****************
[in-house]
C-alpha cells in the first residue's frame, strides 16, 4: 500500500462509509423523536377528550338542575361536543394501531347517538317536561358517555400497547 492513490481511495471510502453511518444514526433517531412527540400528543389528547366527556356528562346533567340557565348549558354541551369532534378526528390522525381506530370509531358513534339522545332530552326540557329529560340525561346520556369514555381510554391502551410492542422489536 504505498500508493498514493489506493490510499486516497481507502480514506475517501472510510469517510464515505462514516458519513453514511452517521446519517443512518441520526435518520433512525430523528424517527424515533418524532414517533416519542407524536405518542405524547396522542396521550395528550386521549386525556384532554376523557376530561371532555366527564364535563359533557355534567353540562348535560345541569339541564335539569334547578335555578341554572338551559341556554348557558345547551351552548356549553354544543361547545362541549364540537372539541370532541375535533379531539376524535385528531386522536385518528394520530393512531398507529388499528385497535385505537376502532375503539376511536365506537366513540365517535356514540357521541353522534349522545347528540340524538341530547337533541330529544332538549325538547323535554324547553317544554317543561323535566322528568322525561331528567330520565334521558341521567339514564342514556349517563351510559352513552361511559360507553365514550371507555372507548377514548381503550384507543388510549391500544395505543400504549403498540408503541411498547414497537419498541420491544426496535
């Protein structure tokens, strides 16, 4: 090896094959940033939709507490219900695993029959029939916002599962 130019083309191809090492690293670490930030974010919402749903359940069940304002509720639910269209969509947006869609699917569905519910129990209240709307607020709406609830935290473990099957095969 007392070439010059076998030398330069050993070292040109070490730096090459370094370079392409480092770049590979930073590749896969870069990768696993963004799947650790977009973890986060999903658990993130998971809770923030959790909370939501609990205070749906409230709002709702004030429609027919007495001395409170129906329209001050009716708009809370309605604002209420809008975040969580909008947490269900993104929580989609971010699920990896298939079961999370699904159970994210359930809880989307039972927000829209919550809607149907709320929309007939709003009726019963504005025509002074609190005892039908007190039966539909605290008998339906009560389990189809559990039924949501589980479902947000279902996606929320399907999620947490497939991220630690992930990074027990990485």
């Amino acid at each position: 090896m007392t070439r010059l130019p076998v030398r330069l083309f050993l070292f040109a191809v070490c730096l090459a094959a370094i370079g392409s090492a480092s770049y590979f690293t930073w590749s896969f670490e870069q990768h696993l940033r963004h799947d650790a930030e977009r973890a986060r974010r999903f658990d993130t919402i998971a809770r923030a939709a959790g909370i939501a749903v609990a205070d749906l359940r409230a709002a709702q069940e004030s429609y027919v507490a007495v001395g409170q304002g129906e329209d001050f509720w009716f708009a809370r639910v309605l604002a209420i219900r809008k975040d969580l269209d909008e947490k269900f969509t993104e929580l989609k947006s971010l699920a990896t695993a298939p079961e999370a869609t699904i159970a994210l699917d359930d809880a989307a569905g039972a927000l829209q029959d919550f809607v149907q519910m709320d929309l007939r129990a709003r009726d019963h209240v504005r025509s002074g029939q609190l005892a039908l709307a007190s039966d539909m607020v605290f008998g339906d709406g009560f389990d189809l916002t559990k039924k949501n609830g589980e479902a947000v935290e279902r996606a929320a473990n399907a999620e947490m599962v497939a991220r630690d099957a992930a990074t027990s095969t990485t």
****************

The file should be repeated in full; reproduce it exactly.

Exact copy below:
[in-house]
C-alpha cells in the first residue's frame, strides 16, 4: 500500500462509509423523536377528550338542575361536543394501531347517538317536561358517555400497547 492513490481511495471510502453511518444514526433517531412527540400528543389528547366527556356528562346533567340557565348549558354541551369532534378526528390522525381506530370509531358513534339522545332530552326540557329529560340525561346520556369514555381510554391502551410492542422489536 504505498500508493498514493489506493490510499486516497481507502480514506475517501472510510469517510464515505462514516458519513453514511452517521446519517443512518441520526435518520433512525430523528424517527424515533418524532414517533416519542407524536405518542405524547396522542396521550395528550386521549386525556384532554376523557376530561371532555366527564364535563359533557355534567353540562348535560345541569339541564335539569334547578335555578341554572338551559341556554348557558345547551351552548356549553354544543361547545362541549364540537372539541370532541375535533379531539376524535385528531386522536385518528394520530393512531398507529388499528385497535385505537376502532375503539376511536365506537366513540365517535356514540357521541353522534349522545347528540340524538341530547337533541330529544332538549325538547323535554324547553317544554317543561323535566322528568322525561331528567330520565334521558341521567339514564342514556349517563351510559352513552361511559360507553365514550371507555372507548377514548381503550384507543388510549391500544395505543400504549403498540408503541411498547414497537419498541420491544426496535
């Protein structure tokens, strides 16, 4: 090896094959940033939709507490219900695993029959029939916002599962 130019083309191809090492690293670490930030974010919402749903359940069940304002509720639910269209969509947006869609699917569905519910129990209240709307607020709406609830935290473990099957095969 007392070439010059076998030398330069050993070292040109070490730096090459370094370079392409480092770049590979930073590749896969870069990768696993963004799947650790977009973890986060999903658990993130998971809770923030959790909370939501609990205070749906409230709002709702004030429609027919007495001395409170129906329209001050009716708009809370309605604002209420809008975040969580909008947490269900993104929580989609971010699920990896298939079961999370699904159970994210359930809880989307039972927000829209919550809607149907709320929309007939709003009726019963504005025509002074609190005892039908007190039966539909605290008998339906009560389990189809559990039924949501589980479902947000279902996606929320399907999620947490497939991220630690992930990074027990990485």
């Amino acid at each position: 090896m007392t070439r010059l130019p076998v030398r330069l083309f050993l070292f040109a191809v070490c730096l090459a094959a370094i370079g392409s090492a480092s770049y590979f690293t930073w590749s896969f670490e870069q990768h696993l940033r963004h799947d650790a930030e977009r973890a986060r974010r999903f658990d993130t919402i998971a809770r923030a939709a959790g909370i939501a749903v609990a205070d749906l359940r409230a709002a709702q069940e004030s429609y027919v507490a007495v001395g409170q304002g129906e329209d001050f509720w009716f708009a809370r639910v309605l604002a209420i219900r809008k975040d969580l269209d909008e947490k269900f969509t993104e929580l989609k947006s971010l699920a990896t695993a298939p079961e999370a869609t699904i159970a994210l699917d359930d809880a989307a569905g039972a927000l829209q029959d919550f809607v149907q519910m709320d929309l007939r129990a709003r009726d019963h209240v504005r025509s002074g029939q609190l005892a039908l709307a007190s039966d539909m607020v605290f008998g339906d709406g009560f389990d189809l916002t559990k039924k949501n609830g589980e479902a947000v935290e279902r996606a929320a473990n399907a999620e947490m599962v497939a991220r630690d099957a992930a990074t027990s095969t990485t």